Dale Shippam has the heart to travel to the South Pole.
The 60-year-old Thunder Bay firefighter received the vital organ in 1999 via a transplant after doctor’s diagnosed him with heart failure.
Since then he has helped to raise awareness for organ donations and proving that a transplant recipient can do anything if they put their mind to it.
His journey took him around the globe, including scaling the highest mountain in Antarctica in 2006, traveling to Nepal’s Mera Peak and skiing the North Pole in 2010.
He hopes to test his limits once again as he prepares to head to the southernmost point on the globe Sunday.
“Being a donor recipient is sort of a traumatic thing,” he said.
“Many people are a little nervous about what they can do with their new heart or new lungs. We’re not just getting people who survive but also continue their lives and do everything that someone who hasn’t received an organ donation can do. That’ really one of the main goals of these expeditions.”
In order to prepare for the journey, Shippam has started training dragging a heavy tire and wearing a heavy pack.
He along with a three cardiologists will spend eight to 10 days in the harsh climate pulling an 80-pound sledge behind them. He said his experience at the North Pole will help him prepare for the journey.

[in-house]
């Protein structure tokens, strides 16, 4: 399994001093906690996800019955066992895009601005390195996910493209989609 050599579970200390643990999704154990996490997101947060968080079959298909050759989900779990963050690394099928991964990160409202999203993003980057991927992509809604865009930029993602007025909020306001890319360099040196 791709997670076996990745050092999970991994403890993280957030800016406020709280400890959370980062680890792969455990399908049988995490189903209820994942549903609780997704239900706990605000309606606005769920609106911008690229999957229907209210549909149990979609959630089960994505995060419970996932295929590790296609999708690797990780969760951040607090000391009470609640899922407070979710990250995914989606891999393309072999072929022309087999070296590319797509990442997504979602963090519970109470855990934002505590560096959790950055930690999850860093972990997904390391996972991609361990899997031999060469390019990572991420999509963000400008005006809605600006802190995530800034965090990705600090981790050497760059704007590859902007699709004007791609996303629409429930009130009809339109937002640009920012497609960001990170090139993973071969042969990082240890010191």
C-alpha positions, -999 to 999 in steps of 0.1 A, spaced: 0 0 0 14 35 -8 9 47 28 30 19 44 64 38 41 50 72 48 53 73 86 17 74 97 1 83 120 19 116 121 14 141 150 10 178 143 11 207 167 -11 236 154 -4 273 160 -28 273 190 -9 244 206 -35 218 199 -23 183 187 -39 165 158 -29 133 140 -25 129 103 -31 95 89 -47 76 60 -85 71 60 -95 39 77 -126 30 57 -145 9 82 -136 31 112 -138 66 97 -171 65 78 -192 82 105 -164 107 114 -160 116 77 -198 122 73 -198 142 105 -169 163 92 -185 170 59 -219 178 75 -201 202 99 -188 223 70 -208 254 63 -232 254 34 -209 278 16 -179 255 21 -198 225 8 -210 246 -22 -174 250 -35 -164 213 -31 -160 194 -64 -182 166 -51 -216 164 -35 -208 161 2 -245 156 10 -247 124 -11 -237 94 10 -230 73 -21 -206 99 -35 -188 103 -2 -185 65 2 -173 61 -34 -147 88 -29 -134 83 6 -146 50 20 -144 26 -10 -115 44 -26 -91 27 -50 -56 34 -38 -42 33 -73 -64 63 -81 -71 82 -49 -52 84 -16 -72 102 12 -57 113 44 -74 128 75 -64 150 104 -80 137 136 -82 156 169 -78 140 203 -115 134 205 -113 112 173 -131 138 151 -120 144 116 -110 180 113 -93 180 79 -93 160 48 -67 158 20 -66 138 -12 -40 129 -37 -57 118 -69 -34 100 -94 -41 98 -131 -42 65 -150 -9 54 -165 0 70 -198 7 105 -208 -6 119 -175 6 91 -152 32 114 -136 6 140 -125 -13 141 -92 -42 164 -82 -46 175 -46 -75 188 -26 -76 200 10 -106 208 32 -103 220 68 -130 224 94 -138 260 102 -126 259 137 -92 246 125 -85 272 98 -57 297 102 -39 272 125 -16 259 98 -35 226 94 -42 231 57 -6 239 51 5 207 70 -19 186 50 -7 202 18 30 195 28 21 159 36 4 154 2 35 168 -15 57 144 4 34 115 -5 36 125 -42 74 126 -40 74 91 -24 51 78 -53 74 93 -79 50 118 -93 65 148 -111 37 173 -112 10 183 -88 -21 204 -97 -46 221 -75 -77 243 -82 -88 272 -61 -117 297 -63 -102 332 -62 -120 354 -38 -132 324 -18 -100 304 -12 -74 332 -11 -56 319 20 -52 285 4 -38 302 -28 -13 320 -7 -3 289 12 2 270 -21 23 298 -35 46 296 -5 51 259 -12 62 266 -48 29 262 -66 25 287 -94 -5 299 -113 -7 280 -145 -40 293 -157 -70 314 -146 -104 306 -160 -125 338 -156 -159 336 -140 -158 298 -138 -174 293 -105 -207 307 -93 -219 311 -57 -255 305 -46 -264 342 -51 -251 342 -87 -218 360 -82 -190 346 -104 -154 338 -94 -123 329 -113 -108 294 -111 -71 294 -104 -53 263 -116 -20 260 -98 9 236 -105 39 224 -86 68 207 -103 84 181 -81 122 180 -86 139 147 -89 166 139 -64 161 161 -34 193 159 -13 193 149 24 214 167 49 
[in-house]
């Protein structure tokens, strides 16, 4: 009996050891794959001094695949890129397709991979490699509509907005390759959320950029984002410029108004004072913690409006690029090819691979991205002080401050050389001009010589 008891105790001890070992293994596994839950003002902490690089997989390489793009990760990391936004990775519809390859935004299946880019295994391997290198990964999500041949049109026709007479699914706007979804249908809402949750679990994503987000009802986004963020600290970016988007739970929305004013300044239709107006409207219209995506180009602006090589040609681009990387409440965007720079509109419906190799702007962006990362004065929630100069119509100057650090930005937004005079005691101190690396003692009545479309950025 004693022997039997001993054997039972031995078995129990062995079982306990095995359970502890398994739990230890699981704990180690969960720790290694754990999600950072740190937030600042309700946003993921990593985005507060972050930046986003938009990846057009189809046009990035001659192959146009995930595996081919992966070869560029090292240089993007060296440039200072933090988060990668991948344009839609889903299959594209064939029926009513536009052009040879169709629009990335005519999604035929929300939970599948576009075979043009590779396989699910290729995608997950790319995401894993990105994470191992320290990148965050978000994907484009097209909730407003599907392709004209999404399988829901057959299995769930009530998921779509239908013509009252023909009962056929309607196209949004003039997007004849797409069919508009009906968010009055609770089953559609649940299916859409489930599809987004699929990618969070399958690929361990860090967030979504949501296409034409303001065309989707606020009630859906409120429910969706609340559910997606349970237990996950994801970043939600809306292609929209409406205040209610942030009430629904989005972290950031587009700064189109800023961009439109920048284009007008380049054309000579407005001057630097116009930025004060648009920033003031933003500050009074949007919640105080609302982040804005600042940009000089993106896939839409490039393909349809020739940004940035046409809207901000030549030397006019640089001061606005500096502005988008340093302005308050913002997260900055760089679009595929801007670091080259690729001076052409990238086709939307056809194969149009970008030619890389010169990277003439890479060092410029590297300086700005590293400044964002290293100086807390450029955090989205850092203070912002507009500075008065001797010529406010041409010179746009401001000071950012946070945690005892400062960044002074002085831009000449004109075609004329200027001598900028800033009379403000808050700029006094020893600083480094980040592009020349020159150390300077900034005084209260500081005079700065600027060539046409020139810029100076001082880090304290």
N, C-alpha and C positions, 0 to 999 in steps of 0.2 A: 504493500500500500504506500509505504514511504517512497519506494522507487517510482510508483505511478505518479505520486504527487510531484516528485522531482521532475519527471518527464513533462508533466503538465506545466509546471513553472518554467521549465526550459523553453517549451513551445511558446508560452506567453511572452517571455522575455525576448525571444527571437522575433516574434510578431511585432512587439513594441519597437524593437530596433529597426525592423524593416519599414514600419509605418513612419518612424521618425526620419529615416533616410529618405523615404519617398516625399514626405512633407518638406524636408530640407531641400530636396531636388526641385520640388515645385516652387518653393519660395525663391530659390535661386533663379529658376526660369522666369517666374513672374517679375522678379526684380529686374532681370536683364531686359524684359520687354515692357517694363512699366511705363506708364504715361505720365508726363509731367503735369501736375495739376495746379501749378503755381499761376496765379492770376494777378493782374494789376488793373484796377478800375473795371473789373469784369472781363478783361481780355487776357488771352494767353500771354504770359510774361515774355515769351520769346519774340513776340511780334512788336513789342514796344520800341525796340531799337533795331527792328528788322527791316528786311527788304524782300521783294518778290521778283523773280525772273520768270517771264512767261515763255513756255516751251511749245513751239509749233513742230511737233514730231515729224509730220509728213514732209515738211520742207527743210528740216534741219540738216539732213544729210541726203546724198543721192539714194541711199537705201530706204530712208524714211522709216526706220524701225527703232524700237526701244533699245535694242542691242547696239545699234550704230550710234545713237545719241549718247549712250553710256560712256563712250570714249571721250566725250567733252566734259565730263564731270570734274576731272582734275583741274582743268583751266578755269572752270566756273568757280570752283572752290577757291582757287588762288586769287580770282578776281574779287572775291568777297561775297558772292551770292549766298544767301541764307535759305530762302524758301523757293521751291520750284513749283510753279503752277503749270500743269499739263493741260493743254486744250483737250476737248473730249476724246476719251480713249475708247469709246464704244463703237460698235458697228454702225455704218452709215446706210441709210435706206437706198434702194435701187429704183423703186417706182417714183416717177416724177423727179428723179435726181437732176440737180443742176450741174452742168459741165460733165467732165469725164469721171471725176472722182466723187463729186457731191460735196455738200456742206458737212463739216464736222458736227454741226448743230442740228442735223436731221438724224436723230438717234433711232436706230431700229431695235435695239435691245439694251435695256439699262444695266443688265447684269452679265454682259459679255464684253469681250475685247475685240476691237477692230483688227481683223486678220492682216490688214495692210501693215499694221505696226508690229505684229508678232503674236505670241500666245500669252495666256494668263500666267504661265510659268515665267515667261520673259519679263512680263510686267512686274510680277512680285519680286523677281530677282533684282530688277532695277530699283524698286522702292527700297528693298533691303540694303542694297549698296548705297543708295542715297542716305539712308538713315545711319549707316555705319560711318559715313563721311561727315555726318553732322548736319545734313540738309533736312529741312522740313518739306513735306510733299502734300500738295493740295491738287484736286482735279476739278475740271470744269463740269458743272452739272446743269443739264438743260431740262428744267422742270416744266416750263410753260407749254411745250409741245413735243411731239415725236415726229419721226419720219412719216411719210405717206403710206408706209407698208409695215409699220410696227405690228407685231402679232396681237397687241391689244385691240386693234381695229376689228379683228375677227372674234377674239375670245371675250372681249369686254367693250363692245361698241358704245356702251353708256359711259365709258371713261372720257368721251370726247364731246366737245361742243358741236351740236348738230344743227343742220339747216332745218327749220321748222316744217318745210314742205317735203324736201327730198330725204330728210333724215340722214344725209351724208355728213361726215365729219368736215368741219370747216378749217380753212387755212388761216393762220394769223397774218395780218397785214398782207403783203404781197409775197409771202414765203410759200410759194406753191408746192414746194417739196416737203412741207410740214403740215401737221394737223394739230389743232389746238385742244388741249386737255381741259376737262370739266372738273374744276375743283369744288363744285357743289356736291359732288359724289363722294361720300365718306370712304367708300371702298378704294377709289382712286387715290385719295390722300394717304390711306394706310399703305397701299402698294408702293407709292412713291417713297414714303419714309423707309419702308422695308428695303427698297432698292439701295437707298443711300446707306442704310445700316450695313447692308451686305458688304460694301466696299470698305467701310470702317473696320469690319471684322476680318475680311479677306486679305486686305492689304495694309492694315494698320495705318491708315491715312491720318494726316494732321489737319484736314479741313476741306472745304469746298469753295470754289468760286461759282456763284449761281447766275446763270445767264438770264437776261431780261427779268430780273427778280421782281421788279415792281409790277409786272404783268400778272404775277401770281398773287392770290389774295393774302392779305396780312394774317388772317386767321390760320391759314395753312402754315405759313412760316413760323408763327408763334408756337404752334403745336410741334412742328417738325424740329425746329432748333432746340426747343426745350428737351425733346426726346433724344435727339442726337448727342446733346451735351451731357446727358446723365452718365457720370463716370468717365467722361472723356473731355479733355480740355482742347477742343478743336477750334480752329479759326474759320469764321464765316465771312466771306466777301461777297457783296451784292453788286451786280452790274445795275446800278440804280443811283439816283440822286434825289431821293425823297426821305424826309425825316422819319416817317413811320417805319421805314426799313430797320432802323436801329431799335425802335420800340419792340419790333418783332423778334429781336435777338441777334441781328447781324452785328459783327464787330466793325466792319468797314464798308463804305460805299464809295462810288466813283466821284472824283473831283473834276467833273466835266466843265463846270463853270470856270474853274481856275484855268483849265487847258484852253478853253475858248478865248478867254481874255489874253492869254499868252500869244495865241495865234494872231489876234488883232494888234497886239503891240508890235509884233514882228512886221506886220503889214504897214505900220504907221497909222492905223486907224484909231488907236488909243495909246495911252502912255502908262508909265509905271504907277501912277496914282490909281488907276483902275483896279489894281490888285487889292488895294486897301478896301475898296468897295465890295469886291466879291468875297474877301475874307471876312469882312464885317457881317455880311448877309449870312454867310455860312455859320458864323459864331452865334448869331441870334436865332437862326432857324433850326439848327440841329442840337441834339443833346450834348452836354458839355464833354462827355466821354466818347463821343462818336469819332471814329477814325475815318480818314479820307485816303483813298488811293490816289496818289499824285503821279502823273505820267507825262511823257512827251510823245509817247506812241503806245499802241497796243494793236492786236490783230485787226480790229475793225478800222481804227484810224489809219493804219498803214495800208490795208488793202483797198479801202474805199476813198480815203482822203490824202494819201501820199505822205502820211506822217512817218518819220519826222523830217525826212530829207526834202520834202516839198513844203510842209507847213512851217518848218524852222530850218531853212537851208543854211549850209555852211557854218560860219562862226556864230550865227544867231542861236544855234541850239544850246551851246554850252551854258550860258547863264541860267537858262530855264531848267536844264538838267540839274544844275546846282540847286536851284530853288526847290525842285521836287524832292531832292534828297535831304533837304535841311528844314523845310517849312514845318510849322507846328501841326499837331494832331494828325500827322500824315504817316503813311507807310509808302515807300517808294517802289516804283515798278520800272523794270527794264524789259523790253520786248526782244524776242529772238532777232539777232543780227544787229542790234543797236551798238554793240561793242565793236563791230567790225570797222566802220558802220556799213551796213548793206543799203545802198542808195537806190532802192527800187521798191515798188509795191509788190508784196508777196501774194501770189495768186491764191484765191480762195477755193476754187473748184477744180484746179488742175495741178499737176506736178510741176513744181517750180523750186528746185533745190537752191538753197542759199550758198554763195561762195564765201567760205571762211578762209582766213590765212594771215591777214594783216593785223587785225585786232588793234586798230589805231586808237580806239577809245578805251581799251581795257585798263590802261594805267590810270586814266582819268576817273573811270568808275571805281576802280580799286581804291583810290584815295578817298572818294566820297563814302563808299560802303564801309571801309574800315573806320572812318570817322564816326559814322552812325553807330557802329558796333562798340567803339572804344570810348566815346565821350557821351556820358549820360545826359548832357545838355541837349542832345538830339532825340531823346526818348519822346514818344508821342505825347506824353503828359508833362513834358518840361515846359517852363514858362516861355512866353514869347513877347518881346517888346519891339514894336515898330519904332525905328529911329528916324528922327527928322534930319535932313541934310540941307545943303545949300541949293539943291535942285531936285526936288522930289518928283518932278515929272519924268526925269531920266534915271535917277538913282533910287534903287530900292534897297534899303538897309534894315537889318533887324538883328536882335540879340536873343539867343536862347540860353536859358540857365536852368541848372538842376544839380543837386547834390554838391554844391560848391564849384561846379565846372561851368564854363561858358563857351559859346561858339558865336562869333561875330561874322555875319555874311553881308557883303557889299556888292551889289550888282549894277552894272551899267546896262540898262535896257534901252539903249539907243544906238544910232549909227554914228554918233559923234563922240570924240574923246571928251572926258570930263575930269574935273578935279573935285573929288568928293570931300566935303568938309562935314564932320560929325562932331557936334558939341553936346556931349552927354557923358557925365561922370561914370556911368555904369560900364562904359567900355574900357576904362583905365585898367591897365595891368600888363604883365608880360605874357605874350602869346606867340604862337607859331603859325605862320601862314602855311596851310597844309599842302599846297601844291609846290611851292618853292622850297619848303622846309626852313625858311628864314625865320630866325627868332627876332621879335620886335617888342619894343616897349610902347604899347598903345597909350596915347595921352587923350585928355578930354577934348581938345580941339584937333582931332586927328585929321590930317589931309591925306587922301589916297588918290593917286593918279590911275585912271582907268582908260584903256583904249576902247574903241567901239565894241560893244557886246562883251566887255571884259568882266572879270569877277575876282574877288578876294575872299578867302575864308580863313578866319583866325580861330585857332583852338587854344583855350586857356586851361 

It’s not the cold that someone has to worry about but getting too hot. He said when you sweat you could get a chill and that could mean big trouble in the far North.
But the weather can play a huge factor as well.
Shippam said there was one time during his trip in 2006 that an artic storm had them stuck in their tents for 60 hours straight.
Although there’s no goal set for the fundraiser, the campaign has raised about $1.4 million for heart disease research and education.
“The reason we do this trip is for awareness about organ donation and getting people on the donor registry in Ontario,” he said.
“I know when I received my transplant in 1999, I had no idea what to expect. I certainly didn’t think I would be going back to firefighting and I didn’t think I would be climbing mountains. I thought I’d be living my life and be fairly sedentary. I really didn’t know.”
Anyone interested in following the expedition can do so on the Test Your Limits website.
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